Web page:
3. Aggrieved by the said decision the defendant has filed this second appeal. The short point urged before me by the learned counsel for the appellant was that the defendant did not commit wilful default in payment of rent inasmuch as the defendant was entitled to deduct a sum of Rupees 20,00 which the defendant had spent in carrying out the necessary repairs in the accommodation in suit. He stated that there was no provision in the U. P. Cantonment Rent Control Act like Section 7-E of the U. P. Act, in of 1947 to compel the landlord to carry out certain necessary repairs and keep the accommodation windproof and water proof. He, however, placed reliance on Sub-clause (f) of Section 108 of the Transfer of Property Act which reads as under:--

'(f) If the lessor neglects to make, within a reasonable time after notice, any repairs which he is bound to make to the property, the lessee may make the same himself, and deduct the expense of such repairs with interest from the rent, or otherwise recover it from the lessor.' In order to apply this Sub-clause (f) of Section 108, it is necessary to establish the following ingredients:--

(1) that a notice was given by the lessee to the lessor to carry out the repairs in the premises in question within a reasonable time.

(2) that the lessor neglected to make those repairs despite service of that notice, on him.

(3) that the repairs asked to be carried out were such which the lessor was bound to carry out himself.

(4) that as the repairs were not made by the lessor the lessee carried out those repairs and incurred expenses thereon. In the instant case, the defendant had given a notice requiring the plaintiff to carry out certain repairs in the premises in question. It is also admitted that repairs were not carried out by the plaintiff in compliance with that notice. It was also proved that the defendant carried out the repairs thereafter and spent a sum of Rs. 20/- in that connection. However, it was also to be established by the defendant that the plaintiff was bound to make those repairs to the property. The appellate Court below has found that there was no agreement in writing between the parties relating to the question of repairs. The defendant had also not pleaded any oral agreement in that behalf. It was also not established that the plaintiff had ever undertaken to carry out the repairs in question. No provision of law was cited or could be cited on behalf of the defendant compelling the plaintiff landlord to carry out the repairs in a premises which was admittedly situated in the Cantonment area in Meerut and to which the provisions of U. P. Act No. 3 of 1947 did not apply. That premises are in fact governed by the provisions of U. P. Cantonment Rent Control Act. There was no provision in this latter Act making a landlord liable to carry out repairs in the premises let out to a tenant. Sub-clause (f) of Section 108 referred to above does not by itself make a landlord liable to carry out the repairs. It contemplates a situation where either under an agreement, custom or law the landlord was bound to carry out the repairs. It would not apply to any other circumstances. It was the duty of the defendant to establish by evidence that the plaintiff was bound either under an agreement or by law or custom or usage to make repairs in the premises in question. The defendant could not establish any of them. That being so the appellate Court below was justified in holding that the defendant was not entitled to deduct a sum of Rs. 20/- from the arrears of rent outstanding against him on the date of the demand. Obviously the defendant knew that he had to pay the amount in question but he deliberately deducted the amount of Rs. 20/- which he had spent in carrying out the repairs. He, therefore, in my view, wilfully committed default in making payment of rent. The appellate Court below was, therefore, correct in holding that the defendant had committed wilful default in payment of rent. No other point was argued.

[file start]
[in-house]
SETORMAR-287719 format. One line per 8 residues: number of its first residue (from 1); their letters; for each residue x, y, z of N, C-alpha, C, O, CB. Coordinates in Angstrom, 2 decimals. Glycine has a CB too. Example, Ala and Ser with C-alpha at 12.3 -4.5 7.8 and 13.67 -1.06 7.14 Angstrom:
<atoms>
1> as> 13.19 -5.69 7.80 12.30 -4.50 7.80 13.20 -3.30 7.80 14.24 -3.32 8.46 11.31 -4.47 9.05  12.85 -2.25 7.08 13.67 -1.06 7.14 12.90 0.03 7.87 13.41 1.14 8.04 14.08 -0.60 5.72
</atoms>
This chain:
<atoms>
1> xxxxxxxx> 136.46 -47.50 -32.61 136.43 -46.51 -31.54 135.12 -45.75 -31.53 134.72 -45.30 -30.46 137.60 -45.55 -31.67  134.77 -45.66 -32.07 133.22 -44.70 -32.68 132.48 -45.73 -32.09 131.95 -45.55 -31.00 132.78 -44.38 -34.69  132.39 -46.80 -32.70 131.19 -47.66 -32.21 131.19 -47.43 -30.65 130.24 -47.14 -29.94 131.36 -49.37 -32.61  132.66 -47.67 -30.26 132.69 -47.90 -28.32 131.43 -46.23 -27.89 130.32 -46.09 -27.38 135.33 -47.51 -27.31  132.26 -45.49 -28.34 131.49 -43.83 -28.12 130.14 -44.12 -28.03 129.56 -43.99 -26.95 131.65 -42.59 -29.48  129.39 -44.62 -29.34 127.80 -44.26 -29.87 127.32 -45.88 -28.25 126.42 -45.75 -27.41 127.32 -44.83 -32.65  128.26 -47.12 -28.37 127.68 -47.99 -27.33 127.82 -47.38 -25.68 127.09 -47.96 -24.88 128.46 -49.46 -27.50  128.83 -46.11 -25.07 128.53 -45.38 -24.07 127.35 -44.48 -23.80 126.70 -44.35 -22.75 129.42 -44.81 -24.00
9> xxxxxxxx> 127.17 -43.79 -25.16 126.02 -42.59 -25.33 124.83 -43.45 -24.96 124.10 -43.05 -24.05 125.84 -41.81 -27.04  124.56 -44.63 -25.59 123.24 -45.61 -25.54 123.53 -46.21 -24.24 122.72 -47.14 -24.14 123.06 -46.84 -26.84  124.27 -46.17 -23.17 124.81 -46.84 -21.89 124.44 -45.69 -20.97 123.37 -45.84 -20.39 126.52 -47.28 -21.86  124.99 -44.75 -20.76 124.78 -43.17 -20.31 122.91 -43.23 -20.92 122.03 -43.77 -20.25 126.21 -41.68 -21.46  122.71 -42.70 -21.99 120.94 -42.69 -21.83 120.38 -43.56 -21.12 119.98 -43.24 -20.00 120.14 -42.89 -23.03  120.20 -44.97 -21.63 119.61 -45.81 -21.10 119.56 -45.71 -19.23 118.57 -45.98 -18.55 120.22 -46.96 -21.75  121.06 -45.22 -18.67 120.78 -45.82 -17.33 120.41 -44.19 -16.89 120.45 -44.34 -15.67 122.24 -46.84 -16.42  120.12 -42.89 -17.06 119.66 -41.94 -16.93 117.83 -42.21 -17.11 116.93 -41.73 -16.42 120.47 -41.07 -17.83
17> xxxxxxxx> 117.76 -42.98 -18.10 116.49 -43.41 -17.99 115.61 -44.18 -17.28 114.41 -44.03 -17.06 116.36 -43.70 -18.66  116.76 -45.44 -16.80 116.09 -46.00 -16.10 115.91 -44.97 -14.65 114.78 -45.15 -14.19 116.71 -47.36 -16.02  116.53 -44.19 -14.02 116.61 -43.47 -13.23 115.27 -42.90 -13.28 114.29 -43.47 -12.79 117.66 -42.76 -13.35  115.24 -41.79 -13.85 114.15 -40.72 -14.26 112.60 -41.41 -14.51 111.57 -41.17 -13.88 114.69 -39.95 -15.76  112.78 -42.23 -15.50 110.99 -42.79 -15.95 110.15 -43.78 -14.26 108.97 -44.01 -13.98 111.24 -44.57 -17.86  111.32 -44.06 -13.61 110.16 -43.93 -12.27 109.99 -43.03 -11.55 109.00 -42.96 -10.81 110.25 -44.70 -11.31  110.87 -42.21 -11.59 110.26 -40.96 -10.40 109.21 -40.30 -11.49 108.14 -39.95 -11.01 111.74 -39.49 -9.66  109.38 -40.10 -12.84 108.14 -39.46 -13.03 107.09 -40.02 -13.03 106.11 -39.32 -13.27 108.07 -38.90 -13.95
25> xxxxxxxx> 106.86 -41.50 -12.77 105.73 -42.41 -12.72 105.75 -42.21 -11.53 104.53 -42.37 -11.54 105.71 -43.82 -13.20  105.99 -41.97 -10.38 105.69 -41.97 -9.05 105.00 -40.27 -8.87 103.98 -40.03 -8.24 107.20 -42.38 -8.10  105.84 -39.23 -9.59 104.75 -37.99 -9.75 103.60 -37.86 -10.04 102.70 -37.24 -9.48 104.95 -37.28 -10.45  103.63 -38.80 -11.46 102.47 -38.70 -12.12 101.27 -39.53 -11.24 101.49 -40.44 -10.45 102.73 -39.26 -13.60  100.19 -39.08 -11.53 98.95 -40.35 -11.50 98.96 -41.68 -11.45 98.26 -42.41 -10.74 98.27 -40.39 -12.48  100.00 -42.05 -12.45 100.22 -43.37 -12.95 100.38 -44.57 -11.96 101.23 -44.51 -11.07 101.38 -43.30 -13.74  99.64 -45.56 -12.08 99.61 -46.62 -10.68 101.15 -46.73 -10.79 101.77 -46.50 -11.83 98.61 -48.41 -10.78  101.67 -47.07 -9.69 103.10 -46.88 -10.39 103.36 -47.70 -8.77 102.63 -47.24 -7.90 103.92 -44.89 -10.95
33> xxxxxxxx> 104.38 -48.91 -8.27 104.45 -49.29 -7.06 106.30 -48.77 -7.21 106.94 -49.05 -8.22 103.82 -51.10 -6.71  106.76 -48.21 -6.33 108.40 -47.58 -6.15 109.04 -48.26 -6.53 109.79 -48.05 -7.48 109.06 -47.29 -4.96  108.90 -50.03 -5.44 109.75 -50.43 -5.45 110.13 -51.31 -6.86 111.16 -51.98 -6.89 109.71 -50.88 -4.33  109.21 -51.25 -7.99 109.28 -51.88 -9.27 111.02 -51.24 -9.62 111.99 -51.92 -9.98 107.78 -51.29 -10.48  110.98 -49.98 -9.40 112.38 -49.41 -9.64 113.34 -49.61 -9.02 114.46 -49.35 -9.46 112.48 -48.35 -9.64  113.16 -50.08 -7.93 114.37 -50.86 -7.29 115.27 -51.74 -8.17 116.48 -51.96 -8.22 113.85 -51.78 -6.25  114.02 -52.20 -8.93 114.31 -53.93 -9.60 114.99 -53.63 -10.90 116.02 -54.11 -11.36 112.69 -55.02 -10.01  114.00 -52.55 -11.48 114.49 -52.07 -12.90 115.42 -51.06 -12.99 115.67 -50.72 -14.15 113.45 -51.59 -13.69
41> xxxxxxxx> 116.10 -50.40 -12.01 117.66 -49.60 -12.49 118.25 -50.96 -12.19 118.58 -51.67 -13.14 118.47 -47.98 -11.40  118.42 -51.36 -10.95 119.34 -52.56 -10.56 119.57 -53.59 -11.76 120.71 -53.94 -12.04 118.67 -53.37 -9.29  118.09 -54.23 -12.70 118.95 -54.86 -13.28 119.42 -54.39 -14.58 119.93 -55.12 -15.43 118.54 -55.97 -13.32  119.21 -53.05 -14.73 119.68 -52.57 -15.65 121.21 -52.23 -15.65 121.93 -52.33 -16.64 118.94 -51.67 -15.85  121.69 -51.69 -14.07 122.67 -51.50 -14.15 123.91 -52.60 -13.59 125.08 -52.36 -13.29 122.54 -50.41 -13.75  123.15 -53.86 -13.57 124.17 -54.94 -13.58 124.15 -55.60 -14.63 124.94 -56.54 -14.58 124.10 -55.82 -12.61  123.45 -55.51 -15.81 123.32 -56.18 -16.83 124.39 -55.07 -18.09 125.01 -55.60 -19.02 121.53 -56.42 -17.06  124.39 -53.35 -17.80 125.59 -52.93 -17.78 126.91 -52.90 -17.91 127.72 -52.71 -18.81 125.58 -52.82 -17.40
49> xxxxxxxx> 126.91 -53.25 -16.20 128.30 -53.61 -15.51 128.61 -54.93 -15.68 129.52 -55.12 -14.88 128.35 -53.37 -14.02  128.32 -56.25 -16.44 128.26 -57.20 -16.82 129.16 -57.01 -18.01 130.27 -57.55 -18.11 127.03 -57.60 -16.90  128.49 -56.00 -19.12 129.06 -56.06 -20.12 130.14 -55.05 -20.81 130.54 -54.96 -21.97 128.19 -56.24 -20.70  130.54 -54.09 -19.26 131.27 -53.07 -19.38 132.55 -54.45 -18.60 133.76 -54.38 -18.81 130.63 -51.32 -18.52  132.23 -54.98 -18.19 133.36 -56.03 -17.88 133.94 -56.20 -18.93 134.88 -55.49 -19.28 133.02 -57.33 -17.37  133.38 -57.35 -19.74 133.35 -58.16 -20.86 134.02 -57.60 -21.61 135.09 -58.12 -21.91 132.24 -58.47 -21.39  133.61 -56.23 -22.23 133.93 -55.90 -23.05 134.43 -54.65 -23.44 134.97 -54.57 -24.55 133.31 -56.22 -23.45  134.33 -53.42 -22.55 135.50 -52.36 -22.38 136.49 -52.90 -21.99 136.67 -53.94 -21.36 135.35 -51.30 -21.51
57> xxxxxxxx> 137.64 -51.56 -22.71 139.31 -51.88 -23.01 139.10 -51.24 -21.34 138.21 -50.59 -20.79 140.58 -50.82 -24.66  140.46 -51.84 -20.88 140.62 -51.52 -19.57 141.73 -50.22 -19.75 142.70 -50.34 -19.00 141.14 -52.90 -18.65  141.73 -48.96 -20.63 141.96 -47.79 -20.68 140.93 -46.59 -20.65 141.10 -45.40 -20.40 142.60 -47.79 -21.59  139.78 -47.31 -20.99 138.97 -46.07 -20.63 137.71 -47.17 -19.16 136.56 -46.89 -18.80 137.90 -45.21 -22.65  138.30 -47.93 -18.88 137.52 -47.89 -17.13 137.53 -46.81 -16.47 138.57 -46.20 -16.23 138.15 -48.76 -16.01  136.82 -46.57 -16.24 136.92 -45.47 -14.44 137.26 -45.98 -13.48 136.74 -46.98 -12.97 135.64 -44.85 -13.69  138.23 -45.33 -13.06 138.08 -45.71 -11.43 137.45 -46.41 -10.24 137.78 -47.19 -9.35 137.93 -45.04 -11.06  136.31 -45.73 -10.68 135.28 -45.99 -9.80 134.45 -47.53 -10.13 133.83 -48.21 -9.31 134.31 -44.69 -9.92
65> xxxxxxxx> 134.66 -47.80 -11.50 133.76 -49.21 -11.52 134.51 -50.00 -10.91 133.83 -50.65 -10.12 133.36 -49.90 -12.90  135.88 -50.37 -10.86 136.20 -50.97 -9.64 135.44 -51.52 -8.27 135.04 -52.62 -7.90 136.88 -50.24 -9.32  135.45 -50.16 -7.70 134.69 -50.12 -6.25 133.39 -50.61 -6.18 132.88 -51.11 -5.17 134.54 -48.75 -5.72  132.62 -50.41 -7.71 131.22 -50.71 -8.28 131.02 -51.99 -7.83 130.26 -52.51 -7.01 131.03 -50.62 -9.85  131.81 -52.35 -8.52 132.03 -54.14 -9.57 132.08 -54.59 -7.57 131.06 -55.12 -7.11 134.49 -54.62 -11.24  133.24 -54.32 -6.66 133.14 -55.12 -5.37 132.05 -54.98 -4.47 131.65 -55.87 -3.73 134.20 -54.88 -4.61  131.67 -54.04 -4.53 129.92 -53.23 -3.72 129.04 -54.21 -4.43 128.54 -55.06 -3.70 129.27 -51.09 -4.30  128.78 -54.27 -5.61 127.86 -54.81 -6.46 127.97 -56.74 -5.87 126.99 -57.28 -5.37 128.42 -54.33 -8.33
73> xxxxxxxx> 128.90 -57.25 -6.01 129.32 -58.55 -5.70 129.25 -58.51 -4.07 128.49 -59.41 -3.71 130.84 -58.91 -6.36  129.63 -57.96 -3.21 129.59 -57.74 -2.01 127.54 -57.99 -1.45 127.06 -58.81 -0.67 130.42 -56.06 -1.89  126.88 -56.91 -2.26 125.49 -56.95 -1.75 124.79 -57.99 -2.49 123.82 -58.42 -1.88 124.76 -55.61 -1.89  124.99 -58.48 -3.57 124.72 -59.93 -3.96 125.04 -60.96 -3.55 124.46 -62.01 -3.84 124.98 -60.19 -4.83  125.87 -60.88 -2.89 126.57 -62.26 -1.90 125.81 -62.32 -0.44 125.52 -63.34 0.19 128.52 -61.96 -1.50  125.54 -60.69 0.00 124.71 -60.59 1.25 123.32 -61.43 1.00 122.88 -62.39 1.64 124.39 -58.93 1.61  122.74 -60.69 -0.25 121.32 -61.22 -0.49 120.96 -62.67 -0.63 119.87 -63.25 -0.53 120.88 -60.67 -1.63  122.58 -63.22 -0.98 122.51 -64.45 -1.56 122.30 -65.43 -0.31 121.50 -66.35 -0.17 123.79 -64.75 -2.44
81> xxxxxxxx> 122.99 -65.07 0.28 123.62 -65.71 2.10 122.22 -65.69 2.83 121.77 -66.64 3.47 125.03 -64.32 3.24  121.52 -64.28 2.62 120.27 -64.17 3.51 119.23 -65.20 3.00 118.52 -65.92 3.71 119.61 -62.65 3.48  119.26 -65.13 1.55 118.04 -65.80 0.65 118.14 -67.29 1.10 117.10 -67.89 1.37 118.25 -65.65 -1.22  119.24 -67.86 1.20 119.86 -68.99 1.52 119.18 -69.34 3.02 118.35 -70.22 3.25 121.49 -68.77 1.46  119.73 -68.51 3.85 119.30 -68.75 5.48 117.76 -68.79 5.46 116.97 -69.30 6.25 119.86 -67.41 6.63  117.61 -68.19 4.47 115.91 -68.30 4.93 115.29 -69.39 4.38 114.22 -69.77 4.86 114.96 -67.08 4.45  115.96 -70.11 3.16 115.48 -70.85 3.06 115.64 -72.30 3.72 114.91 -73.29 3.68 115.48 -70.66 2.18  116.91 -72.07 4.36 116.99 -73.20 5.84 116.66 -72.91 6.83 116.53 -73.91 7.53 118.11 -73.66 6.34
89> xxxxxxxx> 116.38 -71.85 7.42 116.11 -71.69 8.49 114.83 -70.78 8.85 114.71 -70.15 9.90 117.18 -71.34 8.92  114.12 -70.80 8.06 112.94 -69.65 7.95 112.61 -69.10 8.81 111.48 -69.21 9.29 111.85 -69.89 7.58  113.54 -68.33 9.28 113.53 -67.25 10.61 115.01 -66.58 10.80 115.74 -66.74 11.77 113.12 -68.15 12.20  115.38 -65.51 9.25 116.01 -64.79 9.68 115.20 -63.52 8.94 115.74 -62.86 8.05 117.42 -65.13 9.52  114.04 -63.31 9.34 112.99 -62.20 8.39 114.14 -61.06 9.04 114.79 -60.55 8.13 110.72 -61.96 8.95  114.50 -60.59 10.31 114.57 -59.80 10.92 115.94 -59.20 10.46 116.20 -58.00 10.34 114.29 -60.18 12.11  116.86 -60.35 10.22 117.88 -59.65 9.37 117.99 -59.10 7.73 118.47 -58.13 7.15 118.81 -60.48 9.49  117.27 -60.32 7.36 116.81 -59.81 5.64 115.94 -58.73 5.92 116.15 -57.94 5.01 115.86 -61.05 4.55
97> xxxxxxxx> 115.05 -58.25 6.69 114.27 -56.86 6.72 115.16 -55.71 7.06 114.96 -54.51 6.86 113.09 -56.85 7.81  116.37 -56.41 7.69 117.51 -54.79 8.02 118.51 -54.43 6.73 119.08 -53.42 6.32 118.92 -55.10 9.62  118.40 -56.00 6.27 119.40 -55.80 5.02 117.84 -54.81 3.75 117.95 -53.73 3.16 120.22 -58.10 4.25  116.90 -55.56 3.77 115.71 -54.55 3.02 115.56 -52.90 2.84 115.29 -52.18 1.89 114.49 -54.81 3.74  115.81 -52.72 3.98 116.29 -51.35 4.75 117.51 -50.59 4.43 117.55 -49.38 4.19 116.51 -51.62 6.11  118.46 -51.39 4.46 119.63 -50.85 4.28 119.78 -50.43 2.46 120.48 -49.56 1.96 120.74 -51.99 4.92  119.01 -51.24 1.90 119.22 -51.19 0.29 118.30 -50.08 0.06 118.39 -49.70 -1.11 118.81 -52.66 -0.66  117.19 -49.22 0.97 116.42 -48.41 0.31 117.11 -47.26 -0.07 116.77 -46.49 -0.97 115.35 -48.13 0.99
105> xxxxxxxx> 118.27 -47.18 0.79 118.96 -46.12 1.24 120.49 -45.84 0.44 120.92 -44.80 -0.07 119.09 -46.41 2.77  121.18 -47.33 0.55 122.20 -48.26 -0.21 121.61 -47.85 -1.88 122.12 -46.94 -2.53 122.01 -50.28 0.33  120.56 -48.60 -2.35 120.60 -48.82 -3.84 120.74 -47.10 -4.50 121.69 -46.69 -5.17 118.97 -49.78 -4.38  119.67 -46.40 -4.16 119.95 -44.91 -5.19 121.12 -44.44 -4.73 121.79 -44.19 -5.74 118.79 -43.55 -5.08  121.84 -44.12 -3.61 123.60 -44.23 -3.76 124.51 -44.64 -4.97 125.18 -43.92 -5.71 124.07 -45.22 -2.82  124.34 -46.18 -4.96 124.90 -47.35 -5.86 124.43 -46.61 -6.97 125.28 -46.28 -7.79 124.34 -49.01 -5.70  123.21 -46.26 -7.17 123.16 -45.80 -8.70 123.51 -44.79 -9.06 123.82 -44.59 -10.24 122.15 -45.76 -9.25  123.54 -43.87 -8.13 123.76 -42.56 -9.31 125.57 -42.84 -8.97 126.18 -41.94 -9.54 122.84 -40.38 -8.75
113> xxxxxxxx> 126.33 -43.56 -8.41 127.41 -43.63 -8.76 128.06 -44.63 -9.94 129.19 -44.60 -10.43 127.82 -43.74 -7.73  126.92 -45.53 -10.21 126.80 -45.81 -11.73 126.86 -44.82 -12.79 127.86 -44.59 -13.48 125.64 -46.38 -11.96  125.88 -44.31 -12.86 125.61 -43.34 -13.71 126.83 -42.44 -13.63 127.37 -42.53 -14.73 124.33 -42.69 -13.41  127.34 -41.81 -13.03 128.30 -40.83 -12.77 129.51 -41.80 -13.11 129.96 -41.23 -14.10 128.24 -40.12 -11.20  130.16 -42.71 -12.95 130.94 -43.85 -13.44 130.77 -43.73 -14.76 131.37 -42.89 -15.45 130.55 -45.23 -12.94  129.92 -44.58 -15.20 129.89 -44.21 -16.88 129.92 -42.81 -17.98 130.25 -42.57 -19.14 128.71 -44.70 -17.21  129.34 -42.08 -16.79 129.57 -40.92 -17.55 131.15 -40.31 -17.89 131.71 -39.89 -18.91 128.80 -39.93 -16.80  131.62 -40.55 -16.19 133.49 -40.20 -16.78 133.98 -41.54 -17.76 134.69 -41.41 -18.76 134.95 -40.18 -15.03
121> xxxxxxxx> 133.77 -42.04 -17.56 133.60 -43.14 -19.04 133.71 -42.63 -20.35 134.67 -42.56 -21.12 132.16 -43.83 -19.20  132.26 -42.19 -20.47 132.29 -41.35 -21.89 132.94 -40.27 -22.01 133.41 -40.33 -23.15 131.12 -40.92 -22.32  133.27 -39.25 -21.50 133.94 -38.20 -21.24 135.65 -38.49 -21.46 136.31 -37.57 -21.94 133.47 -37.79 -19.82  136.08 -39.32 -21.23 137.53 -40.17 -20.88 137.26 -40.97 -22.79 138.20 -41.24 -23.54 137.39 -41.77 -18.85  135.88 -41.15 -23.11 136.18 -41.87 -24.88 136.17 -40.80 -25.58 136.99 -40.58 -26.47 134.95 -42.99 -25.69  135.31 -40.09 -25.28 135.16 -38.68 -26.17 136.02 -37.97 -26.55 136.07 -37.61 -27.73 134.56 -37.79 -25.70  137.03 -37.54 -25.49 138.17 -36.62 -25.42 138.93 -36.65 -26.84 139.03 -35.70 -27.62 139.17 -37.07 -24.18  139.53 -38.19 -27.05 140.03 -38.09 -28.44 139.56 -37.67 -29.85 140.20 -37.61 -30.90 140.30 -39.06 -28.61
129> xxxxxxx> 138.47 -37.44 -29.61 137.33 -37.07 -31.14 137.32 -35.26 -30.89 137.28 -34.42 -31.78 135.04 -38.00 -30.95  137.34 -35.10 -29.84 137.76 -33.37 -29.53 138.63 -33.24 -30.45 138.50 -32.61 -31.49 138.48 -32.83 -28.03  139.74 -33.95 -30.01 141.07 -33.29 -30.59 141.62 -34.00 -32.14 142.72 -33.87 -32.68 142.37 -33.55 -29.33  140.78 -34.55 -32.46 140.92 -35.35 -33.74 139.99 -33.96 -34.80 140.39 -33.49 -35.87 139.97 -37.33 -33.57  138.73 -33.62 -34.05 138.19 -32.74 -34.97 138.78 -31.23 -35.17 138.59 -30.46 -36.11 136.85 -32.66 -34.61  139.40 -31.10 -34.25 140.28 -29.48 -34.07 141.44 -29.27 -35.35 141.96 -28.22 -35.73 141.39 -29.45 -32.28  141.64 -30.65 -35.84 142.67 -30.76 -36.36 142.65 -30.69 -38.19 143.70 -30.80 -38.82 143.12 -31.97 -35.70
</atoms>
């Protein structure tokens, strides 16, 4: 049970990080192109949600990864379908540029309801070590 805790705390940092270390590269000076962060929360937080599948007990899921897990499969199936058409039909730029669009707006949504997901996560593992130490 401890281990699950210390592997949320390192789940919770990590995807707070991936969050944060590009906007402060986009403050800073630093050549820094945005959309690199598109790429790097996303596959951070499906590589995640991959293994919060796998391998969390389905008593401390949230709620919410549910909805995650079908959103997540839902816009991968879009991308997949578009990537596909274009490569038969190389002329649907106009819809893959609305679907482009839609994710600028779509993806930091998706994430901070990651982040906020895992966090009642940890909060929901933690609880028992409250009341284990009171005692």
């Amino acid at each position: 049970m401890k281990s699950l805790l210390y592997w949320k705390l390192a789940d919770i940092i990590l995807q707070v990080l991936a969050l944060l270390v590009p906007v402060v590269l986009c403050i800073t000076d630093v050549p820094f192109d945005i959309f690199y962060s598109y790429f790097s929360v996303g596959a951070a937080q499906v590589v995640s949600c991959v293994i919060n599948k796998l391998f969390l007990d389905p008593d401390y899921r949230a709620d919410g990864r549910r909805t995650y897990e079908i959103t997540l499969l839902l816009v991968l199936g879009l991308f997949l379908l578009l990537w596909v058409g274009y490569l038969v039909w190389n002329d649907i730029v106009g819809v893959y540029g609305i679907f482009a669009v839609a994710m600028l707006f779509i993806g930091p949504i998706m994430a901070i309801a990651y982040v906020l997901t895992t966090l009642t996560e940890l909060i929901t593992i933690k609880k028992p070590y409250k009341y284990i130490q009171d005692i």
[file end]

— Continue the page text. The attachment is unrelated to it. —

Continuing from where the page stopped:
4. In the circumstances the appeal fails and is accordingly dismissed with costs.